The first time you receive adalimumab will be your ‘loading dose’. This will be a higher dose than the usual dose you will receive. The ‘loading dose’ is usually 160mg of adalimumab - four loaded pens. The second dose is taken 2 weeks later - usually 80mg or 2 loaded pens. After that you will usually take 40mg (one loaded pen) every two weeks.
If you are self-administering your adalimumab you will be provided with a sharps bin to discard of the used pen.
Some people report that adalimumab stings when it is administered.
Clinical studies have shown that some people start to see results within 4 weeks but most people see them by 8 weeks. If you haven’t started to notice any difference to your symptoms after 12 weeks then you should contact your doctor, although you should receive regular monitoring from your doctor via appointments and/or blood tests.
What are the side effects and risks of adalimumab?
Some of the serious side effects of taking adalimumab include:
Hepatitis B infection in people who carry the virus in their blood
Nervous system problems
Blood problems - not making enough blood cells to fight infections or help stop bleeding
New heart failure or worsening of heart failure
Immune reactions - including a lupus-like syndrome
It’s important that if you notice any new symptoms while taking adalimumab that you contact your doctor or care team to inform them.
Common side effects of adalimumab include:
Injection site reactions (redness, rash, swelling, itching or bruising)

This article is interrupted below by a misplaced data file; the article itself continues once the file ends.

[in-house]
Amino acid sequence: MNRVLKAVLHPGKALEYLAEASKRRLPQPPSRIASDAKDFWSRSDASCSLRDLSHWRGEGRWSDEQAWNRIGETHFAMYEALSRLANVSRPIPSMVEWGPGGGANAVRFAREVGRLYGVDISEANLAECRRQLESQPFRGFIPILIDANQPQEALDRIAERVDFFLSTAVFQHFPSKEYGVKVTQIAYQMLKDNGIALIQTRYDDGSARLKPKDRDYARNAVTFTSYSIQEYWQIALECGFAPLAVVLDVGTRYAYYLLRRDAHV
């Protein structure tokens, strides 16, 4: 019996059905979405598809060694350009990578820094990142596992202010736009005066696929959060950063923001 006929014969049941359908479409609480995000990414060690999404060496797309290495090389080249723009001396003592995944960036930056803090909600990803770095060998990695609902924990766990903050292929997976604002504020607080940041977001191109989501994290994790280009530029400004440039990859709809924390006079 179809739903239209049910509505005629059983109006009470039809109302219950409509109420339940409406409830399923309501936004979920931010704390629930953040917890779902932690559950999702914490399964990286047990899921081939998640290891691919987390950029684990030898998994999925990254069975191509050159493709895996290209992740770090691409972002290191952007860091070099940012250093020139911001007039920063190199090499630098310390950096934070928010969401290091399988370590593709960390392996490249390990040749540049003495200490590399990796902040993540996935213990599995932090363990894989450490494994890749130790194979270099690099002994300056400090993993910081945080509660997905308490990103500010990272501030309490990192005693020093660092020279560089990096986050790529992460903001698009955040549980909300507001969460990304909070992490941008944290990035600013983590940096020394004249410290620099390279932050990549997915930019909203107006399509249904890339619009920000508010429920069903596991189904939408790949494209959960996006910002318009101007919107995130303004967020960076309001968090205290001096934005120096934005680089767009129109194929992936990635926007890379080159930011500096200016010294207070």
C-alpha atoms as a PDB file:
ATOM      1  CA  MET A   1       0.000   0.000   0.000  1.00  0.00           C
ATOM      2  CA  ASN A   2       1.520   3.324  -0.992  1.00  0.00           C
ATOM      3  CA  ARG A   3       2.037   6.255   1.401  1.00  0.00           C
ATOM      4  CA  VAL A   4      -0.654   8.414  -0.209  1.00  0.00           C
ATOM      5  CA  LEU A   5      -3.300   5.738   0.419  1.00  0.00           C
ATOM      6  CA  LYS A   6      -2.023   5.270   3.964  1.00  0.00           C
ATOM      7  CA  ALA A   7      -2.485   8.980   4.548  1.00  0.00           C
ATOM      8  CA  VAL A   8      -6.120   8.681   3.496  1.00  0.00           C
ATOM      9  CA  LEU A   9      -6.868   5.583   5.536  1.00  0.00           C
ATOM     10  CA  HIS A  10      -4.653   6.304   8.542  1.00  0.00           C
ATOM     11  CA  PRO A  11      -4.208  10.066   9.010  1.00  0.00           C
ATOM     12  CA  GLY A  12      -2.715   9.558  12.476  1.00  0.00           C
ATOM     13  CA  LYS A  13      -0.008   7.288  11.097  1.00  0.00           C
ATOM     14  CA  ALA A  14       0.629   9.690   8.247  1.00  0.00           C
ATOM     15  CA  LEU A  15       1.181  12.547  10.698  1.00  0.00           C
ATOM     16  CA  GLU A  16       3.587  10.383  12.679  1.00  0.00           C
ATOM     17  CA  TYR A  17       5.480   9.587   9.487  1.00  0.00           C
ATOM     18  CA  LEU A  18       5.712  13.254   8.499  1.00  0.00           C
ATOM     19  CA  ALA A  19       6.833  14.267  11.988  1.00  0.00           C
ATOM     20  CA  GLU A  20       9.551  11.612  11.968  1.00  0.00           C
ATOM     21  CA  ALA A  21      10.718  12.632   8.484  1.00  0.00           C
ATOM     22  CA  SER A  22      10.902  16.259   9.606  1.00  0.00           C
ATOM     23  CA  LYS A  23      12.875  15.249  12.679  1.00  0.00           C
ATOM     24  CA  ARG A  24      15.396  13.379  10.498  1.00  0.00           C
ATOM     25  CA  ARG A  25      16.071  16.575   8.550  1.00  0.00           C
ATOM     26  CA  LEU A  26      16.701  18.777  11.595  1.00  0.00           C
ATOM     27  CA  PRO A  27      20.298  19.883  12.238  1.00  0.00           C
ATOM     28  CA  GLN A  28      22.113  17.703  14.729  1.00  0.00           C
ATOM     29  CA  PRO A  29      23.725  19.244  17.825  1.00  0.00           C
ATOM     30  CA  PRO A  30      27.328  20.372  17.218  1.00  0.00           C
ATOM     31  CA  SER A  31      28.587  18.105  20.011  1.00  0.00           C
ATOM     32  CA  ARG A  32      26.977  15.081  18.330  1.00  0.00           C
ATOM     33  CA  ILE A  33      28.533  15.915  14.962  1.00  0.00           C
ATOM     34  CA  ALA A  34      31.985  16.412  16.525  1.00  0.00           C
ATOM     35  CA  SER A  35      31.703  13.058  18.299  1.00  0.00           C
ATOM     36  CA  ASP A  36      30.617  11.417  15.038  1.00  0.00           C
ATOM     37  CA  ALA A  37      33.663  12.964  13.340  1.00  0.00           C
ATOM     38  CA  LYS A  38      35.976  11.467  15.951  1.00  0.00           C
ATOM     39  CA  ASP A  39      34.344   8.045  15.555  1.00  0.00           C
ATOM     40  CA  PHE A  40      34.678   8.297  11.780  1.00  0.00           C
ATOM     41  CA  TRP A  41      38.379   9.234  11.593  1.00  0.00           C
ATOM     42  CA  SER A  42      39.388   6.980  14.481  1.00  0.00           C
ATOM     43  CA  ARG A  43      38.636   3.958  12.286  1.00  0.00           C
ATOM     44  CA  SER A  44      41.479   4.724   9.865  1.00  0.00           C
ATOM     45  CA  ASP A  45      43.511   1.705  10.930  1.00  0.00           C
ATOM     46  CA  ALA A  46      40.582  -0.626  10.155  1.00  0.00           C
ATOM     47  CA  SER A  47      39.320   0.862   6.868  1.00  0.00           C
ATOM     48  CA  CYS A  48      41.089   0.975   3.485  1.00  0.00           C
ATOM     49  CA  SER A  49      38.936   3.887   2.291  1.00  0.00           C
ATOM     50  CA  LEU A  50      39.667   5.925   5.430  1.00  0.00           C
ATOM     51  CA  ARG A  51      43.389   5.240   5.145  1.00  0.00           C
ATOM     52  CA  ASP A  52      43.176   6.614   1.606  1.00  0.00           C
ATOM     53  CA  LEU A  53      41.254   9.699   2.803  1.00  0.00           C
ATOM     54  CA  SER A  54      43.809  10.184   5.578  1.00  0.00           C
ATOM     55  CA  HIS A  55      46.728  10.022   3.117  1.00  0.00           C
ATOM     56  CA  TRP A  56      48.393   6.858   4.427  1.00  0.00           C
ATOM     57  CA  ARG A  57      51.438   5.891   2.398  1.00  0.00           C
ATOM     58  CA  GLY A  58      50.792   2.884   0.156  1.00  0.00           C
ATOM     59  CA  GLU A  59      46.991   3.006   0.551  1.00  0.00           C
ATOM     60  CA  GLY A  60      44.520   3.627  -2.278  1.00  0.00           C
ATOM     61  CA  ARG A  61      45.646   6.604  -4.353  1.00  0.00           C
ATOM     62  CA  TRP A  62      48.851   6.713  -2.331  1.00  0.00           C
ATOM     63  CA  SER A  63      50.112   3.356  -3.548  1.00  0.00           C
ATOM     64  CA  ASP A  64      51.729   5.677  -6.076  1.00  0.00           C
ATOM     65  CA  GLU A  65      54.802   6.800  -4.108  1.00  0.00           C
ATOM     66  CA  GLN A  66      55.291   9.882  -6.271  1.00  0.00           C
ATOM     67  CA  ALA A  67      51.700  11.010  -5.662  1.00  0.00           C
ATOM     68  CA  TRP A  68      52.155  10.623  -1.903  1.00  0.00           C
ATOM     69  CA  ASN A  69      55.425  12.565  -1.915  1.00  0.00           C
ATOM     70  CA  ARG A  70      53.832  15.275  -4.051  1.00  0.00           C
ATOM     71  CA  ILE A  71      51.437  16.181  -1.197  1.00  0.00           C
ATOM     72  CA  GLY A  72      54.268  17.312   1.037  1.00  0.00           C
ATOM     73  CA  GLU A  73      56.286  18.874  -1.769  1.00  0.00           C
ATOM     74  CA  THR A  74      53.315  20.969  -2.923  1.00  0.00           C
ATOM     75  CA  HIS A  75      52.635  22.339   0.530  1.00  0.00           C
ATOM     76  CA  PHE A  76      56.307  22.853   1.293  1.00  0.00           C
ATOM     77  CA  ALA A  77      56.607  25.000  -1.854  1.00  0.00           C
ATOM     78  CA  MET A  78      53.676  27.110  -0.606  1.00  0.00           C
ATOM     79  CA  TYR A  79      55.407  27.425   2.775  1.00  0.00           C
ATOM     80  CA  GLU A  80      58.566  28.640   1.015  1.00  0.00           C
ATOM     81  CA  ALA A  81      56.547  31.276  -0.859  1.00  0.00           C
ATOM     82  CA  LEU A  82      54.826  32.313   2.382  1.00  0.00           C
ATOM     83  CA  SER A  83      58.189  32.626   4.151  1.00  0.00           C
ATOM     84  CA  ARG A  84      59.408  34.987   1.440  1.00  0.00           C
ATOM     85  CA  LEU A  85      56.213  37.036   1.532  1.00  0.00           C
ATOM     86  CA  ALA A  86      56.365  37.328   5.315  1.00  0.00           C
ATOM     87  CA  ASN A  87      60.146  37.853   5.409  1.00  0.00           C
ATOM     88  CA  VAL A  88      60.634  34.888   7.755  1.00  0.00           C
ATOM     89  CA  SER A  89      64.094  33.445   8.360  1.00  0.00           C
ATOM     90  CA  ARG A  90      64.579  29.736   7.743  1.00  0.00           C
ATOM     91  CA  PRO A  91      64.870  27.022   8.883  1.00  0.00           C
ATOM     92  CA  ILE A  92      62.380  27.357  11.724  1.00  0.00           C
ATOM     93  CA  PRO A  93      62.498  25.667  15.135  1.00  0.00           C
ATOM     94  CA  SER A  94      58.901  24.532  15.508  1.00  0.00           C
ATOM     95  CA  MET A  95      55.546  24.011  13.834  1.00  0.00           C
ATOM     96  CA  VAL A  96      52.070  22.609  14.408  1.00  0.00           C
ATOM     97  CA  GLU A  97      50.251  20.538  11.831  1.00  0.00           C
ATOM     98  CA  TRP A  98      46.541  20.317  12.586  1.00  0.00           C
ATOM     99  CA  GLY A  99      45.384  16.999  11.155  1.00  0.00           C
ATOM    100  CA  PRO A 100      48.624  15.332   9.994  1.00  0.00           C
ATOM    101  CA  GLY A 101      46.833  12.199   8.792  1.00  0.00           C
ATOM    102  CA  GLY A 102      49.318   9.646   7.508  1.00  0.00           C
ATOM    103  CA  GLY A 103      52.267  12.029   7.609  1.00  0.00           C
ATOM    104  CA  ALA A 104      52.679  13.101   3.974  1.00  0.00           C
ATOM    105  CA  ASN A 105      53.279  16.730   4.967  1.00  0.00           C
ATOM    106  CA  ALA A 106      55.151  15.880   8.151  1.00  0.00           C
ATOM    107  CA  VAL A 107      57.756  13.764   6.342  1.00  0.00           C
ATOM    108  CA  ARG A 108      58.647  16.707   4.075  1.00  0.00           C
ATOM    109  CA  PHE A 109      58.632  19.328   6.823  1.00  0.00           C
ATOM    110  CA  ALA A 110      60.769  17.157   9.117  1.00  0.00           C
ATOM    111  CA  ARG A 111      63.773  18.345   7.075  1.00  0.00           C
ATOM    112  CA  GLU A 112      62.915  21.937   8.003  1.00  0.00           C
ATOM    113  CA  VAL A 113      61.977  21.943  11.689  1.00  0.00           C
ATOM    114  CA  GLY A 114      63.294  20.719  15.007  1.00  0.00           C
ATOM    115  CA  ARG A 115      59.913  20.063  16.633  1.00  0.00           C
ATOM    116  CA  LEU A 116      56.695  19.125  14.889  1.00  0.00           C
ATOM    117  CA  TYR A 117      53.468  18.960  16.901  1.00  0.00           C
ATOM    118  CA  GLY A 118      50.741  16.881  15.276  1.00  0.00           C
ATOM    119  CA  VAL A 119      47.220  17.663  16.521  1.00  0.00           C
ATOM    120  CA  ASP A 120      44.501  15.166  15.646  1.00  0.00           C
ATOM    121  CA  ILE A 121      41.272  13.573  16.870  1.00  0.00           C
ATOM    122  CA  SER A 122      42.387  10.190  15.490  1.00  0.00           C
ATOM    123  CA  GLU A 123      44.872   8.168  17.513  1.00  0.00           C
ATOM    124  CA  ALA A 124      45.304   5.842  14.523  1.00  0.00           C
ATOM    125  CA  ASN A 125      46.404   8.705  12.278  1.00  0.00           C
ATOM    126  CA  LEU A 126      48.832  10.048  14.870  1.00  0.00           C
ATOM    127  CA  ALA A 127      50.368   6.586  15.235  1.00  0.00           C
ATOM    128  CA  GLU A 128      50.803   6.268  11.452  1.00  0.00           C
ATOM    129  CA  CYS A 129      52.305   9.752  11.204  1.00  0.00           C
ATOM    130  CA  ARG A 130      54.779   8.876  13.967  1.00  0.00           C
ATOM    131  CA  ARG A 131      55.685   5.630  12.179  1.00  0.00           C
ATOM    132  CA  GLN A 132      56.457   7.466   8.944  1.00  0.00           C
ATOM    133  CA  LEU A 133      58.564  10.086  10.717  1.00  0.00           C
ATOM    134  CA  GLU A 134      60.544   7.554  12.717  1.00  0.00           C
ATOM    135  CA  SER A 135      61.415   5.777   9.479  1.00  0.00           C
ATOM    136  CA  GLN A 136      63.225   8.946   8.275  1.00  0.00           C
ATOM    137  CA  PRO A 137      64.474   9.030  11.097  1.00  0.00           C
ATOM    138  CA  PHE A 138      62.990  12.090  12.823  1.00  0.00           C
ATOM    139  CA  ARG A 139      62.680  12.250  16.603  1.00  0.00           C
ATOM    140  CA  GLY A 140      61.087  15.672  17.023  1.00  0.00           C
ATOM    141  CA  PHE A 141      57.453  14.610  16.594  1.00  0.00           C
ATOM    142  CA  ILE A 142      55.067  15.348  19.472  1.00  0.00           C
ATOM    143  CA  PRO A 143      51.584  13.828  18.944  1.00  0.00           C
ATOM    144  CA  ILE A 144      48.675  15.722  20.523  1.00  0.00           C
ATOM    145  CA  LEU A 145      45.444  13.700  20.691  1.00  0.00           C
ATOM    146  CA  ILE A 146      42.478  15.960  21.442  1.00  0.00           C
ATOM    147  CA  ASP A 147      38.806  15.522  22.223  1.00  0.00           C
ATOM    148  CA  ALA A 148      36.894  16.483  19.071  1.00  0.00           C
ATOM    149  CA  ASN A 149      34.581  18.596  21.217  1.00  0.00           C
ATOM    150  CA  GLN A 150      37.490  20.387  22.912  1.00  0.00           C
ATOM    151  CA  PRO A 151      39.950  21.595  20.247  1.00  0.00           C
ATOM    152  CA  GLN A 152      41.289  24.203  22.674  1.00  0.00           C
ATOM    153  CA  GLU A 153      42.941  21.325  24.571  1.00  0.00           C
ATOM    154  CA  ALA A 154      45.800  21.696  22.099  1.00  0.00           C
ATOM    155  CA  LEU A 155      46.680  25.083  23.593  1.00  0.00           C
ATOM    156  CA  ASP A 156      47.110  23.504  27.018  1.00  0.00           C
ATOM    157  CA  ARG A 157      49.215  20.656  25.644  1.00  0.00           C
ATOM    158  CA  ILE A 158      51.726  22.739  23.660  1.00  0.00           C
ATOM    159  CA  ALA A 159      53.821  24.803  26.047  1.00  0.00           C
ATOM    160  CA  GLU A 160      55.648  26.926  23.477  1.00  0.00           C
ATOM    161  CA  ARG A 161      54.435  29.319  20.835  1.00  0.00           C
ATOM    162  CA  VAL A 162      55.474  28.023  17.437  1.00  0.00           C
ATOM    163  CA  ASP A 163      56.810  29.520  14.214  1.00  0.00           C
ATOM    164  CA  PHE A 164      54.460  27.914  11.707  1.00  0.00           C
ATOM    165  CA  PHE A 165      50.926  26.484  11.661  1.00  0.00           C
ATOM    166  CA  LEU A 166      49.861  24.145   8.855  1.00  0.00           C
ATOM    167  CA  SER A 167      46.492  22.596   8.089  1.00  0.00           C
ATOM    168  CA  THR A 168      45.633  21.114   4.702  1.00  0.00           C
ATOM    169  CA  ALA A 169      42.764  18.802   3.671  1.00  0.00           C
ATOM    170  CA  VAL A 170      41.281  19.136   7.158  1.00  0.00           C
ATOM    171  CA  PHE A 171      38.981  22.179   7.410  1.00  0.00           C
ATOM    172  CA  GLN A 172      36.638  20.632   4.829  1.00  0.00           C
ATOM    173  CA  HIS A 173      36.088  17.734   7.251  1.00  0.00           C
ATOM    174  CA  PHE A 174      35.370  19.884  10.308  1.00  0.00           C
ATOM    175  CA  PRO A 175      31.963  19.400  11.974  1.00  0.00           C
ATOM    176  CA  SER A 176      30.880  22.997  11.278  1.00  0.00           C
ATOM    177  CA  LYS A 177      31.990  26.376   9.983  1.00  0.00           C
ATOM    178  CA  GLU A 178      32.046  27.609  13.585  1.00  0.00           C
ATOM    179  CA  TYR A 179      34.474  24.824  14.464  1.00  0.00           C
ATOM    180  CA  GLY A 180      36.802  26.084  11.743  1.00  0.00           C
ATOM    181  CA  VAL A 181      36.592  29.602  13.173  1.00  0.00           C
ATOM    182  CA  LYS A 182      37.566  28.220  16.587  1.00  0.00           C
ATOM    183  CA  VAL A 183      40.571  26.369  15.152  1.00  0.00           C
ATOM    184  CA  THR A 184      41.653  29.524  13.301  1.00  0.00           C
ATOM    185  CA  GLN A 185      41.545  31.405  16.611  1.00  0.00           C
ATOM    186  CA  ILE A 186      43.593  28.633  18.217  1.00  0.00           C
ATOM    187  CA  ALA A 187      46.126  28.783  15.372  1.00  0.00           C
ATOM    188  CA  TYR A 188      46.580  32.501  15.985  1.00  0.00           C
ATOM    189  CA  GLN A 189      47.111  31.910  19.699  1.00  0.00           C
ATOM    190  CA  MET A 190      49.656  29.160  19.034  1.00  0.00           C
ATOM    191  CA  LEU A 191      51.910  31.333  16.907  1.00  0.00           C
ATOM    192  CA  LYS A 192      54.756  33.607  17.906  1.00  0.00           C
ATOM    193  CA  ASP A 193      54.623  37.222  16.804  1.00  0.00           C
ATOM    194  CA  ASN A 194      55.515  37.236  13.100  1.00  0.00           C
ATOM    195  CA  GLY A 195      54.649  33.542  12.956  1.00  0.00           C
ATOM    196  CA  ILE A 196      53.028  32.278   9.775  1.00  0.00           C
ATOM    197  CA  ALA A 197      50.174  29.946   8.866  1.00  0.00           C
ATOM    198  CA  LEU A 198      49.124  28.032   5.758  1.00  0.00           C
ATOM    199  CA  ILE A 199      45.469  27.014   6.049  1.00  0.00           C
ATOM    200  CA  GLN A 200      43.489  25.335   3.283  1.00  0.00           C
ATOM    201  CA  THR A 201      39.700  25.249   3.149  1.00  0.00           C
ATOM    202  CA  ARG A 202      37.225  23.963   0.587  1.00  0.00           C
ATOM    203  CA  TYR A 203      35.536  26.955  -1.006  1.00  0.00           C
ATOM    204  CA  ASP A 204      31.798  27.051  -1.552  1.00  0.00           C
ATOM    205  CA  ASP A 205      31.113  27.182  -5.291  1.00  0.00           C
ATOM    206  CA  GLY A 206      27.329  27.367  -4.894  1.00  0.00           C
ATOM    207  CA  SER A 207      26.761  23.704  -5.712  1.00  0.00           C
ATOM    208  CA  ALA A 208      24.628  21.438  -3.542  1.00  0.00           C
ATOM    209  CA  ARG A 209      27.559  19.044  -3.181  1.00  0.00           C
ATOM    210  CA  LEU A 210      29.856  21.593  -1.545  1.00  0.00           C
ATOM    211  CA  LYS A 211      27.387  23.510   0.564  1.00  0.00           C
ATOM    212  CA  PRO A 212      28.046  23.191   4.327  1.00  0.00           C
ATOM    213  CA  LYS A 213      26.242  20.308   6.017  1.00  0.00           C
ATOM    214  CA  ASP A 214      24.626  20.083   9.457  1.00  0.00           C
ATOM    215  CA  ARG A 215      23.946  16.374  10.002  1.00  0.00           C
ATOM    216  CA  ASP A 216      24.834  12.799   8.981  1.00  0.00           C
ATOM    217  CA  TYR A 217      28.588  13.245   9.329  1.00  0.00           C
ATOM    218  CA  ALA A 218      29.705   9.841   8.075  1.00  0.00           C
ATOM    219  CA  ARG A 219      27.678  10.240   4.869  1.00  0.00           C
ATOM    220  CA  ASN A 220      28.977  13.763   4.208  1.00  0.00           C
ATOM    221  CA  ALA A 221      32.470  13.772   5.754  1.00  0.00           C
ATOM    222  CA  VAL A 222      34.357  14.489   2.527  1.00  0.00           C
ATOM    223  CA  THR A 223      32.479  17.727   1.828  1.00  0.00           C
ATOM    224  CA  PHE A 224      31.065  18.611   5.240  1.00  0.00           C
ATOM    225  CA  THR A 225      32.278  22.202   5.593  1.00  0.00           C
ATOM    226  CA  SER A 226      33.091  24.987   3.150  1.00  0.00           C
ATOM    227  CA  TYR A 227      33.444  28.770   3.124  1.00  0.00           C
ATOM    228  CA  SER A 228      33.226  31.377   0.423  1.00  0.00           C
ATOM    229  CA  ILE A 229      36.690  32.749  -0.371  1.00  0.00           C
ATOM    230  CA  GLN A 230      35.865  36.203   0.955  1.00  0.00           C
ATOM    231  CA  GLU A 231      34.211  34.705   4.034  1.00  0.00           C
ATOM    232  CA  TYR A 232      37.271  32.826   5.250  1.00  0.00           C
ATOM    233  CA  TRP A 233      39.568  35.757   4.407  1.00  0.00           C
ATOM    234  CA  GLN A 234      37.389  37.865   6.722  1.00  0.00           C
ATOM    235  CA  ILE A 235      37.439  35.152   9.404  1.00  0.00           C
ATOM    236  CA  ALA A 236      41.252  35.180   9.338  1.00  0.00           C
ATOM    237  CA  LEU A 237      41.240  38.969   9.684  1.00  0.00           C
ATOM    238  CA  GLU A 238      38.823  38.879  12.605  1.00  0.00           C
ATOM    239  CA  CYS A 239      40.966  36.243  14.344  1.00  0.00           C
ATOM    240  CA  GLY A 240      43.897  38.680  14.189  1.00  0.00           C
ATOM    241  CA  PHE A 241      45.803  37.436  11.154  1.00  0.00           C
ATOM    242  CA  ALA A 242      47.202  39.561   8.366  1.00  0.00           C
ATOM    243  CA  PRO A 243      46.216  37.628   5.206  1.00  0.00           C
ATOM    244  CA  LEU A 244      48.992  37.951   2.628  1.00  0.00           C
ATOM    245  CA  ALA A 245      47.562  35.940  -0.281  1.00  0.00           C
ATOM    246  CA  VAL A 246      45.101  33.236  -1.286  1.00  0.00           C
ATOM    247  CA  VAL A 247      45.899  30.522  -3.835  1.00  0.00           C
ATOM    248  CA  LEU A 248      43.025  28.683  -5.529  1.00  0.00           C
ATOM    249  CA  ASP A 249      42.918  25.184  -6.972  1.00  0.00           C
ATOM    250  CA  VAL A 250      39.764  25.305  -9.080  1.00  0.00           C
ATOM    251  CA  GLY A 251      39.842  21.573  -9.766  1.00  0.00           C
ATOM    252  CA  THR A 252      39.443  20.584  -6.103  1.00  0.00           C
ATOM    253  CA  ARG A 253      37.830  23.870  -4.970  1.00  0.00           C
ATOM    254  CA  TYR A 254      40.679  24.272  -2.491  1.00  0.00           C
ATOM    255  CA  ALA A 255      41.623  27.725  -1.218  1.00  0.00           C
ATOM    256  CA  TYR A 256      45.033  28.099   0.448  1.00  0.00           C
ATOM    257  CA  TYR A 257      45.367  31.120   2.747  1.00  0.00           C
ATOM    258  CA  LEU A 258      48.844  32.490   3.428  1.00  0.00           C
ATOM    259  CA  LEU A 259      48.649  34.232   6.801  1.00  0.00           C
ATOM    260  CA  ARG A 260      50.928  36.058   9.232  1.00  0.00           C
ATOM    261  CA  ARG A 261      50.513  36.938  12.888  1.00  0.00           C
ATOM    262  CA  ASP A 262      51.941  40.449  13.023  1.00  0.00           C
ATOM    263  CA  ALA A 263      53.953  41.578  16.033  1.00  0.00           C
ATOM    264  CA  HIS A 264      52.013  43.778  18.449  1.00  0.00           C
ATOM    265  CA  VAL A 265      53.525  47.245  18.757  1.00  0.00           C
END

Upper respiratory infections (sinus infections)
As adalimumab suppresses the immune system you should not start taking it if you already have an infection. There have been reported cases of people suffering from serious infections while taking adalimumab (such as tuberculosis (TB) and infections caused by viruses, fungi or bacteria). A small number of people have died as a result of these infections.
There is an increased chance of getting lymphoma or other cancers in people who take TNF blockers such as adalimumab.
How is adalimumab stored?
adalimumab needs to be kept refrigerated and protected from light until it is used. It can be stored up to temperatures of 25c (for example when travelling) for up to 14 days as long as it is protected from light. Once it has been kept out of the fridge it must be used or discarded within 14 days of being removed.
Can I take adalimumab with other medication?
Adalimumab does interact with some other medications so it’s important that before you start taking it you give a full list of medications to your doctor. It cannot be taken at the same time as:
Some people use adalimumab alongside other medications for their IBD such as mesalazine, methotrexate, steroids and azathioprine. Your doctor will advise you as to whether it is safe for you to take other medications at the same time.